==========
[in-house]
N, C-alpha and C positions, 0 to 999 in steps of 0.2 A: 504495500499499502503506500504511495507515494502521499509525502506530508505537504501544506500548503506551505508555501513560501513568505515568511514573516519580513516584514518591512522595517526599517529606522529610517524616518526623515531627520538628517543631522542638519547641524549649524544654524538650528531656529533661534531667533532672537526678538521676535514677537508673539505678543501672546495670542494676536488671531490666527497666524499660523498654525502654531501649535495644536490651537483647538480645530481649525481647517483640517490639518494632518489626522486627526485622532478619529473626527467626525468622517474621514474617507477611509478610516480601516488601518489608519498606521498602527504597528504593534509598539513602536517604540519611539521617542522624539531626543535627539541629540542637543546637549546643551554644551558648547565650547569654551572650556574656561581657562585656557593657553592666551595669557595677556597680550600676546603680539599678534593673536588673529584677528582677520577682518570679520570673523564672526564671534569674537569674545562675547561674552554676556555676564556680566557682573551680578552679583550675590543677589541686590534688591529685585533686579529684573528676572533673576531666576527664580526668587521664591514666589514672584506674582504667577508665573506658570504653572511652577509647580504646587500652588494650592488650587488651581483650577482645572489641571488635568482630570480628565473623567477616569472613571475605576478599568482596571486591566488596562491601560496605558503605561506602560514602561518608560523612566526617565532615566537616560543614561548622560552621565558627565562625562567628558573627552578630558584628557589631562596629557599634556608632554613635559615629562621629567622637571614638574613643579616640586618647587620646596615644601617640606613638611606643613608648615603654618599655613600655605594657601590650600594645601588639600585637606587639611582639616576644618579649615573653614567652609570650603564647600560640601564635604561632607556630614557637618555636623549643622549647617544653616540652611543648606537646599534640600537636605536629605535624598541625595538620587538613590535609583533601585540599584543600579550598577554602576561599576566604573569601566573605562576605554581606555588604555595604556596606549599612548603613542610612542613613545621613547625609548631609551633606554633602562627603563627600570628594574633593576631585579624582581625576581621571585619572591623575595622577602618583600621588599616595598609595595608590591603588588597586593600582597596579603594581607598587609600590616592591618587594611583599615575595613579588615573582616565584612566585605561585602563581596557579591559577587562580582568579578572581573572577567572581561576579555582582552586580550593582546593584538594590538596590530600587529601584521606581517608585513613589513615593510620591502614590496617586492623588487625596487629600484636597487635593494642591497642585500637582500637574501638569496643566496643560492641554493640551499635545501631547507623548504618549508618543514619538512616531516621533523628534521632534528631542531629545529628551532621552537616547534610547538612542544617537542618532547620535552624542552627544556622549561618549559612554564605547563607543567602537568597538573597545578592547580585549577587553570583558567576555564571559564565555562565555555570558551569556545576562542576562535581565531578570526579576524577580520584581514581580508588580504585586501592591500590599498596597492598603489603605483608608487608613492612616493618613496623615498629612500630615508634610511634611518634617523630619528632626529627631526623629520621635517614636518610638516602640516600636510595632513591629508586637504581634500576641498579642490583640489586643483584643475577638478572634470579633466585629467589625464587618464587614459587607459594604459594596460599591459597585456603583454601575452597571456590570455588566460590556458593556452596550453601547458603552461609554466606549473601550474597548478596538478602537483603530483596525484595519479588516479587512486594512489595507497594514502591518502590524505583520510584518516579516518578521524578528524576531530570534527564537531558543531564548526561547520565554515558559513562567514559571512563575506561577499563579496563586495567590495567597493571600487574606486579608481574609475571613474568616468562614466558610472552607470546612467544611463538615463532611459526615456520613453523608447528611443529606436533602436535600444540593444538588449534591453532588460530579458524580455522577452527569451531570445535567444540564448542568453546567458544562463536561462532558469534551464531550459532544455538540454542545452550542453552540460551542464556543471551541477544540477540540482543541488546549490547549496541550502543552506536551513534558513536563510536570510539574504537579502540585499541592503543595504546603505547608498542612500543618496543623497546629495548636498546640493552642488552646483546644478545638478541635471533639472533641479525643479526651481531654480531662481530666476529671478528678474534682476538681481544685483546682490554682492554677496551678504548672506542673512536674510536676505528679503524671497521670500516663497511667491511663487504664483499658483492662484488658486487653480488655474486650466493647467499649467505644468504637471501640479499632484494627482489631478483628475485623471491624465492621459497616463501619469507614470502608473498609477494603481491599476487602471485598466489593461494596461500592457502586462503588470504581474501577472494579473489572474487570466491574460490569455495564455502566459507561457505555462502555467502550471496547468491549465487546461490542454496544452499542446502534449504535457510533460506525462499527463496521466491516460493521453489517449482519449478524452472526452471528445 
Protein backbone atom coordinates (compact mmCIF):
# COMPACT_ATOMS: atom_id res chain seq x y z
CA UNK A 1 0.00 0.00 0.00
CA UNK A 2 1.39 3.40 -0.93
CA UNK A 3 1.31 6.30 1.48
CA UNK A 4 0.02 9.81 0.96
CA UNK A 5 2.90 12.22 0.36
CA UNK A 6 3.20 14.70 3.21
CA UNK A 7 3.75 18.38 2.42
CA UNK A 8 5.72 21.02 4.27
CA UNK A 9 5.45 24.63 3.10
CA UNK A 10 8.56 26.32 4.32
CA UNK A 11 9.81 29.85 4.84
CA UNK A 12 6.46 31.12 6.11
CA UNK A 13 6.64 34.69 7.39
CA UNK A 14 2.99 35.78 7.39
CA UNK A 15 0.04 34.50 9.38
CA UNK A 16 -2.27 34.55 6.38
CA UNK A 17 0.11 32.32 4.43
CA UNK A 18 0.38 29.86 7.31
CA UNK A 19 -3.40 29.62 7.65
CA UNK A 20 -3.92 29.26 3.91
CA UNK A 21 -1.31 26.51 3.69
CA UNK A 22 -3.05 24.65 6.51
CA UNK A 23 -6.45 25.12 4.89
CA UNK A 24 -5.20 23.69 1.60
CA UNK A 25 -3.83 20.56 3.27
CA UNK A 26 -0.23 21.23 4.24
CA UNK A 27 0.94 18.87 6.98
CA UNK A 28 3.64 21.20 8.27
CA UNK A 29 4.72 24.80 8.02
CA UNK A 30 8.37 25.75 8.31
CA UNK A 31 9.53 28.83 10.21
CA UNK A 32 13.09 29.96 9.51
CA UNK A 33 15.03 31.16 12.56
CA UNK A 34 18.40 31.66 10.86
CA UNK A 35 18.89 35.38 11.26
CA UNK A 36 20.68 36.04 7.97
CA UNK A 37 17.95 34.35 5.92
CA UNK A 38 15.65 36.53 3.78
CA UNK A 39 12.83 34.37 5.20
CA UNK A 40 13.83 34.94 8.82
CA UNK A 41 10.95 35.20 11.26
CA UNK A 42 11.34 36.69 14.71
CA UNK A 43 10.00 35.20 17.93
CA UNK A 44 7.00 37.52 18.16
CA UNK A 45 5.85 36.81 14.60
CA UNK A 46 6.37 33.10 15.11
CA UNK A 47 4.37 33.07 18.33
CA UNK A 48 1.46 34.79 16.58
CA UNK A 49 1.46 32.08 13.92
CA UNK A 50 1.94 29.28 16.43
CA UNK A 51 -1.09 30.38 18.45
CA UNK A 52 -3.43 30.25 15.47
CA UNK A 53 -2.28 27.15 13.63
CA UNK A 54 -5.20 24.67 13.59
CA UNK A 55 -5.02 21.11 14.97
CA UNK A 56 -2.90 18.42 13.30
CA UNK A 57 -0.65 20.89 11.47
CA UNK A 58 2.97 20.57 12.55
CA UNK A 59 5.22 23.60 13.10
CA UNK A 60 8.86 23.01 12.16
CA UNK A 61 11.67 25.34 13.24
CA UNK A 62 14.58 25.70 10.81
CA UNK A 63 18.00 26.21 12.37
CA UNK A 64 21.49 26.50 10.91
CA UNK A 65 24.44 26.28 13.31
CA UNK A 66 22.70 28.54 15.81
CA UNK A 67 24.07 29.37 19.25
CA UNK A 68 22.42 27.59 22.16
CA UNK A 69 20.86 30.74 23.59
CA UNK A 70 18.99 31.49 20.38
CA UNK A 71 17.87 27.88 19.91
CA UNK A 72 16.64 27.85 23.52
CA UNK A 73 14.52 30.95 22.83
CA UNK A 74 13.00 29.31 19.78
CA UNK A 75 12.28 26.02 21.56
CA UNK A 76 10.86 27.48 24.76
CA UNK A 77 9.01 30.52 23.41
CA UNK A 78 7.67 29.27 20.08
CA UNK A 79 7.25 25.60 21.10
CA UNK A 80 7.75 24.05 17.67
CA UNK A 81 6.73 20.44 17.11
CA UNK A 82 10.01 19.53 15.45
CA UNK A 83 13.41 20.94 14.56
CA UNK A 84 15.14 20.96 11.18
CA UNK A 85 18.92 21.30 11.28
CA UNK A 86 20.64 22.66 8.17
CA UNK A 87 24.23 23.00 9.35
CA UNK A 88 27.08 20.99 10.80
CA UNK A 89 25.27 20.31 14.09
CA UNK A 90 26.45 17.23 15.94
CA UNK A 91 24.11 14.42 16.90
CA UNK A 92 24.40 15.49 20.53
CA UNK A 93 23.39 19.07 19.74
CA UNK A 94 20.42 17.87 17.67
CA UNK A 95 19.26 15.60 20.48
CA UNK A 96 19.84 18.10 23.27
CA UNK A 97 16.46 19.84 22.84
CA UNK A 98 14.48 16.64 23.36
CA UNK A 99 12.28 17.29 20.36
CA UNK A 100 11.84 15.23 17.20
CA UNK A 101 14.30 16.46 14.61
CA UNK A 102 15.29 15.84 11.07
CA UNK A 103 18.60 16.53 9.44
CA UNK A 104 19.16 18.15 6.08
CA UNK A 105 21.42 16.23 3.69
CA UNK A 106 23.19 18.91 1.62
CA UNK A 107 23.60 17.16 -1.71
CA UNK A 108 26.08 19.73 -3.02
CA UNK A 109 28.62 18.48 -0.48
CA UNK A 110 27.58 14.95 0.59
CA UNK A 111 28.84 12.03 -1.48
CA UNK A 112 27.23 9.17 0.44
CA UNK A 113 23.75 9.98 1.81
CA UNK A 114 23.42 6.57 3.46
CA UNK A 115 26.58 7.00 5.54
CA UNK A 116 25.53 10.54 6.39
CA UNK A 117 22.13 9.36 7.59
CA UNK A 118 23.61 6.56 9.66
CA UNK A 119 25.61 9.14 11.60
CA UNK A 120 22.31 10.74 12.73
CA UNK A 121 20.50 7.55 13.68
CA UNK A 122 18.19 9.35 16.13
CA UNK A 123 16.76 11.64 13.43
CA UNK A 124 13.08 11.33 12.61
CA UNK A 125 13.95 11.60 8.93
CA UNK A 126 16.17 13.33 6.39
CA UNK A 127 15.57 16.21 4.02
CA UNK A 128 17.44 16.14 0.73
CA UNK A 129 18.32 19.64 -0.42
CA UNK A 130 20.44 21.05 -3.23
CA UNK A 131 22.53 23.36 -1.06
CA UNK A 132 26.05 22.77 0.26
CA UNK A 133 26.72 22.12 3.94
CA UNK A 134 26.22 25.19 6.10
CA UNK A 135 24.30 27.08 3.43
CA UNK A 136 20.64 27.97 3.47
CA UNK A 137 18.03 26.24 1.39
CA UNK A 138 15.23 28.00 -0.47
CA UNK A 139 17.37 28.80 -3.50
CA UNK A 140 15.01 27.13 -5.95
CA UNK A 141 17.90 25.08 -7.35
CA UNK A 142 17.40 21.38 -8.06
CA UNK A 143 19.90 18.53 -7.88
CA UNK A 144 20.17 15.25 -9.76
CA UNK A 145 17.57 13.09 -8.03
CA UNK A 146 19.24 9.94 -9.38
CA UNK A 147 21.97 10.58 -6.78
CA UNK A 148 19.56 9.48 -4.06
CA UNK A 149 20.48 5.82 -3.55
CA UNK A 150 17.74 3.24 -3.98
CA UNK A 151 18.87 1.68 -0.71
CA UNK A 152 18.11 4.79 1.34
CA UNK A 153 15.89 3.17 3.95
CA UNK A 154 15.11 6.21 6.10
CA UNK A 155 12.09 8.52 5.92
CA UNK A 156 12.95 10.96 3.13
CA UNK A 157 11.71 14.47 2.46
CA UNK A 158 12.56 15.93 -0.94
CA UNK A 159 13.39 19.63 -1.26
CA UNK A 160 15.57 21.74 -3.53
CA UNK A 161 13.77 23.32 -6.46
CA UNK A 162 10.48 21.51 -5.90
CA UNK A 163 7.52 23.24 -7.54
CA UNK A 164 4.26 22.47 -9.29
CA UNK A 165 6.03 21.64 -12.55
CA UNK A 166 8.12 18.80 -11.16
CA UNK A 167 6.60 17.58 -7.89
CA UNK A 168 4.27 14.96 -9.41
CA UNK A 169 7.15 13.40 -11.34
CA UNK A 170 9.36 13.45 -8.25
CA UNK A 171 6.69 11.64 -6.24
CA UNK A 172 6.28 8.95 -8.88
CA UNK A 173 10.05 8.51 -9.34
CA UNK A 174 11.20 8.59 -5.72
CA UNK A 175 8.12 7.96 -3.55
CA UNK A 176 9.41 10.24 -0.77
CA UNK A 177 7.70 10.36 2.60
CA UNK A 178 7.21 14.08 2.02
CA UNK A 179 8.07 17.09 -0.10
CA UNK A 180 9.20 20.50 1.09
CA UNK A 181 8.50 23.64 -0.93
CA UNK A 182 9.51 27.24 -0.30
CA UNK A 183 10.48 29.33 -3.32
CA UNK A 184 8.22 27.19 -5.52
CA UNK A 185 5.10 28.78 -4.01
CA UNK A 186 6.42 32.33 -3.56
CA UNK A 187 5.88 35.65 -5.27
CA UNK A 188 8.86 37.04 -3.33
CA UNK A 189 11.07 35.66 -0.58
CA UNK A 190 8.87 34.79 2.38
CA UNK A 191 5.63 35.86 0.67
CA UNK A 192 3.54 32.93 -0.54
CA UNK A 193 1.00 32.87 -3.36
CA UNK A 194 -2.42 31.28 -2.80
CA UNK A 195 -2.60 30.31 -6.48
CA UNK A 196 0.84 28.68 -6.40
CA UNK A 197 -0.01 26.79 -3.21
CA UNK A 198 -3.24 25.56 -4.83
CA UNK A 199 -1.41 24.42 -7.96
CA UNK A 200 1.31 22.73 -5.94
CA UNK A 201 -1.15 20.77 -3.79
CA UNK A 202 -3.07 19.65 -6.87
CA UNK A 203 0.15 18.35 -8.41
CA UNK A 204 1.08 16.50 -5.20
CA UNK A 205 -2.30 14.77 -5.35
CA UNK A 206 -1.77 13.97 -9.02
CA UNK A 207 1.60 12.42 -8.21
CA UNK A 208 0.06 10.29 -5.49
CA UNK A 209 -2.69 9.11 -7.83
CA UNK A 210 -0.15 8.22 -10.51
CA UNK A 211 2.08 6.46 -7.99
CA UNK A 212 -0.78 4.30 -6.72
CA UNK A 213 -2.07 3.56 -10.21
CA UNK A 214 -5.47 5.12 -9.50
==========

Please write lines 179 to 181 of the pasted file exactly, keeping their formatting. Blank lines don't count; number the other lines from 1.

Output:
CA UNK A 175 8.12 7.96 -3.55
CA UNK A 176 9.41 10.24 -0.77
CA UNK A 177 7.70 10.36 2.60